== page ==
Find­ing a place be­tween haugh­ti­ness and hope­less­ness

People's Review - - COMMENTARY - BY MAILA BAJE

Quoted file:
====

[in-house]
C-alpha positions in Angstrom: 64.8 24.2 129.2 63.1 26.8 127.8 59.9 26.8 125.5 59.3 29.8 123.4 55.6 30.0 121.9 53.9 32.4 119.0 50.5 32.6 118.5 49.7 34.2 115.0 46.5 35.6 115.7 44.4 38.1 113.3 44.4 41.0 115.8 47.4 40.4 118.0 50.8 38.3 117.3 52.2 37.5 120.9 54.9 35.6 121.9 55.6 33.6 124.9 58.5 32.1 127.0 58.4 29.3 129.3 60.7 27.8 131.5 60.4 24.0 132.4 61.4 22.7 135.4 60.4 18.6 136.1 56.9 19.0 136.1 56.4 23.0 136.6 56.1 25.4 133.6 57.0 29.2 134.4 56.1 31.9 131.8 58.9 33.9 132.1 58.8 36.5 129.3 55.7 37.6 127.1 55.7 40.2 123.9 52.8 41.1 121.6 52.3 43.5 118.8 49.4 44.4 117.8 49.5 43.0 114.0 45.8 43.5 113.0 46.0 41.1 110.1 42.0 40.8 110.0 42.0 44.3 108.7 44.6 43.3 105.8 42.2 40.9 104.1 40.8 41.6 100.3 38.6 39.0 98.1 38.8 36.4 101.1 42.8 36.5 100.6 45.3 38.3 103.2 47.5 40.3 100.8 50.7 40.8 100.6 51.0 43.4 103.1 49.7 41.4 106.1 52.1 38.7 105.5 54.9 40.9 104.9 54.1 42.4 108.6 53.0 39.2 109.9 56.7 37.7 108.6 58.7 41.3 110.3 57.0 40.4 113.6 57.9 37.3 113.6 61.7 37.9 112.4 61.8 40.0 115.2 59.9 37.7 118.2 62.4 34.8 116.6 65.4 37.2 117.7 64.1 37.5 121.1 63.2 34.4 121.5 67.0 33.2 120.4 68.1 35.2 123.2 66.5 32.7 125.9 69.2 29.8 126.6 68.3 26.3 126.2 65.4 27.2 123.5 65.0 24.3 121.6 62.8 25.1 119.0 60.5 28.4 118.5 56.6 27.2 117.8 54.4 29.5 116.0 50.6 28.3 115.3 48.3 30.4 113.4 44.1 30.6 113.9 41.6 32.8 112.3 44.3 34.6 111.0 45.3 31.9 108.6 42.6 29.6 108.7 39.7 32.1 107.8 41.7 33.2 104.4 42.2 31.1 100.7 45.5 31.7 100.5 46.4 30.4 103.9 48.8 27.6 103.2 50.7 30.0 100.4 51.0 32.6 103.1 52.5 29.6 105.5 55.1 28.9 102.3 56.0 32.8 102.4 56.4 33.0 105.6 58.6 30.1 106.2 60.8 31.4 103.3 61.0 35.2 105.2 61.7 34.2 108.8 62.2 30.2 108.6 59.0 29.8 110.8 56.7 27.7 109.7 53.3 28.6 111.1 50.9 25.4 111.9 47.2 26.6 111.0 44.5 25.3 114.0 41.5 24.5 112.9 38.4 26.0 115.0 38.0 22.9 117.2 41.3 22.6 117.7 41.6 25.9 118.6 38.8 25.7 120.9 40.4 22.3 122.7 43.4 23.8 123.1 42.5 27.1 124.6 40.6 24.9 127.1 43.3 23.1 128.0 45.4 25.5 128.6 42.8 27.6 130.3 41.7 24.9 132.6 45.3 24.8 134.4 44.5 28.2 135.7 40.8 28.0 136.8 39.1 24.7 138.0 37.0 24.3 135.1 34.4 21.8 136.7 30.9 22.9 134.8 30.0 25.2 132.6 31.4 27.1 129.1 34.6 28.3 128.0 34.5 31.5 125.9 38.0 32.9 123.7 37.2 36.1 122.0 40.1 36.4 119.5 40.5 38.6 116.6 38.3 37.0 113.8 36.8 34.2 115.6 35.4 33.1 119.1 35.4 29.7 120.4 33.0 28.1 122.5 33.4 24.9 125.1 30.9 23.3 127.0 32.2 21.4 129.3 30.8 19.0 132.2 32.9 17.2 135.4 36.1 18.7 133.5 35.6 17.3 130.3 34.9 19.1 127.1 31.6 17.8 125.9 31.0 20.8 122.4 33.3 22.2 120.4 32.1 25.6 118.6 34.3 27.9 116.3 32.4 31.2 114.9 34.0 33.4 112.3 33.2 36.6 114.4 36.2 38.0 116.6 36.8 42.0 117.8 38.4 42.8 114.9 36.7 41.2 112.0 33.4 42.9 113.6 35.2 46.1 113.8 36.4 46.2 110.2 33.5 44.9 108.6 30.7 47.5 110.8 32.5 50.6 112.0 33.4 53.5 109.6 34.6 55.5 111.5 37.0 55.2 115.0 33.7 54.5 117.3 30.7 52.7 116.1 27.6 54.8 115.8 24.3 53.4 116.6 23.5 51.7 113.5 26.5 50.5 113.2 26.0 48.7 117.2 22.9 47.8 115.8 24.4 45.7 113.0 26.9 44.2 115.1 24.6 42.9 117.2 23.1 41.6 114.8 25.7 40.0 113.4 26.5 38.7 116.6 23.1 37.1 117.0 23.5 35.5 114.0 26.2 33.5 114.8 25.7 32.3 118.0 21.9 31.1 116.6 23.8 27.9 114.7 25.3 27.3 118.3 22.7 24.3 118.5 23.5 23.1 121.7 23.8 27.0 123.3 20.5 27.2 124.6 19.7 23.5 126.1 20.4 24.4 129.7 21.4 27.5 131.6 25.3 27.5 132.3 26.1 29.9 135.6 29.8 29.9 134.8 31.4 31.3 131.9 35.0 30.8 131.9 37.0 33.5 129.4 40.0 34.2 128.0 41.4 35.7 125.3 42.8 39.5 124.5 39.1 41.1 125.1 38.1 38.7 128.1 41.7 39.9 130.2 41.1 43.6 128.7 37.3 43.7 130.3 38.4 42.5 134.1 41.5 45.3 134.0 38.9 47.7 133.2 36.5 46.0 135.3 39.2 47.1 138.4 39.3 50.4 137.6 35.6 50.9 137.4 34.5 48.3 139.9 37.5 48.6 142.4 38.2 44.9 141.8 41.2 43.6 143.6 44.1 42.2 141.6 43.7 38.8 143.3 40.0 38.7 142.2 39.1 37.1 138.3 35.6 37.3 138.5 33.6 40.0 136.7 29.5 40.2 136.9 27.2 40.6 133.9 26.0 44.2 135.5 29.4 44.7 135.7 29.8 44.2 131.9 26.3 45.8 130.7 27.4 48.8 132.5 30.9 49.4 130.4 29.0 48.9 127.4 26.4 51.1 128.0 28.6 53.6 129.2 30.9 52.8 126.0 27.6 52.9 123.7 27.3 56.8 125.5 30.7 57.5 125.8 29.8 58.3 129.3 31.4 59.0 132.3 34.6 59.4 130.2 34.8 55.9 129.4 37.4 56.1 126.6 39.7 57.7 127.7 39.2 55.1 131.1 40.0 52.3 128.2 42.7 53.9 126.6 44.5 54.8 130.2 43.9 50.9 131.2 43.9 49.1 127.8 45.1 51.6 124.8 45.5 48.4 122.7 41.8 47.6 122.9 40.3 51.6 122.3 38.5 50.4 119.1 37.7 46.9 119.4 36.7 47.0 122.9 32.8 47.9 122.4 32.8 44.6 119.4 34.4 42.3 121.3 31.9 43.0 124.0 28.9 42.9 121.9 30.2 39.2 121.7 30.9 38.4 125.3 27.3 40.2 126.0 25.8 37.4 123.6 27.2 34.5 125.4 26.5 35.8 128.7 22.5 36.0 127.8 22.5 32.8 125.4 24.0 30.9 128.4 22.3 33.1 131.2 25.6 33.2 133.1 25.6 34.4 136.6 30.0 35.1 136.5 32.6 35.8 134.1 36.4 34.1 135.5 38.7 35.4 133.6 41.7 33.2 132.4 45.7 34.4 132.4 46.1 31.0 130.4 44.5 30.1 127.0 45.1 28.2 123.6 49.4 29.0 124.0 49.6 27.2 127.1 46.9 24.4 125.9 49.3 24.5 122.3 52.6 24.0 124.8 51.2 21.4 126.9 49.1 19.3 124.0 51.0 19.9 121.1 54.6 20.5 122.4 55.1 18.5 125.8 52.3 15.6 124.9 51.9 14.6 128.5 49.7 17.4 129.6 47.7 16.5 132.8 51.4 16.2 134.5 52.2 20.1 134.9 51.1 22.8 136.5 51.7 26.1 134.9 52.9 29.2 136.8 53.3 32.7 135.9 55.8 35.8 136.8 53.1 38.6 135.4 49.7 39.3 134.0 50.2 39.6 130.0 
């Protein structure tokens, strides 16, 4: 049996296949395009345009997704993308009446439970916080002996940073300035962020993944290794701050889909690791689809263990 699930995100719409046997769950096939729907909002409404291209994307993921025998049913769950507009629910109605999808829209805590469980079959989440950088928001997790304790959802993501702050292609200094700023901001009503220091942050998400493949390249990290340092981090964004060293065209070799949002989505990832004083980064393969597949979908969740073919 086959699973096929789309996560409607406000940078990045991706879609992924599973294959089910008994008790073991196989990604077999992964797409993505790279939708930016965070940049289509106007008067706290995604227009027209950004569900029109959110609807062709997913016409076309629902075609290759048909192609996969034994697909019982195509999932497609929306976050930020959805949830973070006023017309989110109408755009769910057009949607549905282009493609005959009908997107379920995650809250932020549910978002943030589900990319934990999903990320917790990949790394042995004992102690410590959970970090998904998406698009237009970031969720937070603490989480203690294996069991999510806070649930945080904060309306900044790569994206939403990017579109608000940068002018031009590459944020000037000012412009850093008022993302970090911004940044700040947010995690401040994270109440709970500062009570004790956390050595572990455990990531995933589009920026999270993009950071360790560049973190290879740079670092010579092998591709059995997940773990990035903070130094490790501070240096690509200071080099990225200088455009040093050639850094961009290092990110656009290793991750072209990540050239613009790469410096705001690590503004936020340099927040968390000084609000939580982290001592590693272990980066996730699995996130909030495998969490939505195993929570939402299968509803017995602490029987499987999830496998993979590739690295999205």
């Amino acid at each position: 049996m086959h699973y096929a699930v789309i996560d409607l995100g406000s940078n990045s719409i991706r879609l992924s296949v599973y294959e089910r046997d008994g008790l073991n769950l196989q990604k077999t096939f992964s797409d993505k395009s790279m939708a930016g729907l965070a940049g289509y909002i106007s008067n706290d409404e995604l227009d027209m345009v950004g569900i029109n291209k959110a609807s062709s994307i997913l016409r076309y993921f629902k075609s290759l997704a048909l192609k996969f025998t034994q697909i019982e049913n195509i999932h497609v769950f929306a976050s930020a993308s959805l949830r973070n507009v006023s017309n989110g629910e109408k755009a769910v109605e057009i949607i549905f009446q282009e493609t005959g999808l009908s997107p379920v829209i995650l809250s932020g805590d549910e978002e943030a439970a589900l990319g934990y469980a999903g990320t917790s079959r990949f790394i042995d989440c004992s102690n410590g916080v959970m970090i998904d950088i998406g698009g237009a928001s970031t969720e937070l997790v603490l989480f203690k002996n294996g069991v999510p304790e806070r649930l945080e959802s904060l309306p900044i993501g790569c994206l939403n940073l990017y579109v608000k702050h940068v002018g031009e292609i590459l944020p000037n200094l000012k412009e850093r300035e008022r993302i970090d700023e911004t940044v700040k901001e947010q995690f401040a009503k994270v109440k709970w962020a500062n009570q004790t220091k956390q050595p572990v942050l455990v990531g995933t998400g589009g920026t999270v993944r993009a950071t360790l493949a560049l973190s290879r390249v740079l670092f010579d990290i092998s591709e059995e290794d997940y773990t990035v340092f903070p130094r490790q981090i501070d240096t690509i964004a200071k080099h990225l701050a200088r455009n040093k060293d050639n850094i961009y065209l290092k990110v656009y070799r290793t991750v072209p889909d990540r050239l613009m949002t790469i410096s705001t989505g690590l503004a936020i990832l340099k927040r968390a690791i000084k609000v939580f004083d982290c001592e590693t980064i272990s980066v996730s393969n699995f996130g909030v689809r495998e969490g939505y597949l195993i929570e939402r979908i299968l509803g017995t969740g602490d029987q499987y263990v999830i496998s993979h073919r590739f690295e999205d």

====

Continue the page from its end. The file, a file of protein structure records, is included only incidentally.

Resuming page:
Maoist Cen­ter chair­man Pushpa Ka­mal Da­hal's taunts and gibes to the Nepali Congress seem to be trou­bling quite a few prom­i­nent mem­bers of our se­nior rul­ing party. The left­ist al­liance so sud­denly sprung upon the na­tion amid the Da­sain fes­tiv­i­ties has given an op­por­tu­nity to the Nepali Congress to re­ju­ve­nate it­self, Da­hal be­gan pon­tif­i­cat­ing shortly there­after. That line has be­come al­most a re­frain on that side of the po­lit­i­cal spec­trum. Granted, Prime Min­is­ter Sher Ba­hadur Deuba and his al­lies gave a bit of an open­ing by their un­due alarmism in re­sponse to the devel­op­ment. But, re­ally, their ag­i­ta­tion was prob­a­bly trig­gered more by the un­ex­pect­ed­ness of the event than by an earnest ap­praisal of its po­ten­tial im­pli­ca­tions. Lately, Deuba and his col­leagues seem to be ex­ud­ing a more re­laxed at­ti­tude. Just the other day, the prime min­is­ter left out the M word when he rum­bled on about how his party had van­quished the Rana and Pan­chayat au­toc­ra­cies. Now, was his ap­par­ent am­ne­sia re­lat­ing to the events of April 2006 an ac­ci­dent or a de­lib­er­ate omis­sion? That's some­thing the left­ies can scratch their heads on. Mean­while, Ga­gan Thapa, the most prom­i­nent Nepali Congress repub­li­can of his gen­er­a­tion, has de­tailed the ways in which his party could stand to gain from left­ist unity. His core con­tention: the left­ward drift of the Com­mu­nist Party of NepalUni­fied Marx­ist-Lenin­ist (UML) could only widen the po­ten­tial base for the Nepali Congress. Other Congress lead­ers are torn be­tween eter­nal smug­ness and abid­ing shock. The lat­ter sen­ti­ment seems to be in greater abun­dance in their pri­vate en­gage­ments. Yes, the Nepali Congress is in poor shape. No, it is not sapped of its in­trin­sic strength. Like any party in power in the world these days, Congress lead­ers can't seem to see or think right. Worse, they are busy eval­u­at­ing the guy or gal stand­ing next to them in the party. Com­par­isons in terms of time spent in jail or of springs crossed ver­sus cur­rent stature in terms of pa­tron­age and pelf emerge to ruin the an­i­ma­tion and en­ergy of wield­ing power. In terms of re­silience, how­ever, the Nepali Congress is in a league of its own, bol­stered no doubt by its en­vi­able le­git­i­macy. Party lead­ers may seem odi­ous while in power, but in the end, they are the ones called to clean up the mess. Af­ter all, can Da­hal and his com­rades imag­ine the April 2006 upris­ing and its af­ter­math with­out Gir­ija Prasad Koirala and his or­ga­ni­za­tion? Sure, the left mo­bi­lized them­selves on the streets. But what other party could have rewrit­ten his­tory in a way that turned what was a pop­u­lar upris­ing against au­to­cratic monar­chy into a repub­li­can one and got­ten away with it? Still, the Nepali Congress eas­ily man­ages to mis­man­age things by veer­ing be­tween alarmism and ar­ro­gance. The temp­ta­tion grip­ping sec­tions of the party to put off the elec­tions to stop a pos­si­ble left­ist land­slide is mis­placed. The UML and Maoists couldn't do any­thing separately to turn the Nepali Congress into an­other Praja Par­ishad. This may be a case where they won't be able to do much to­gether, either. In fact, let the pro­po­nents make up their minds whether the re­align­ment her­alds a rad­i­cal­ized UML or a much more mod­er­ated Maoists. In the mean­time, all you Nepali Congress lead­ers and sup­port­ers, quit telling us how great you and your party are. We the sov­er­eign peo­ple don't like it when you keep rub­bing it in like that.

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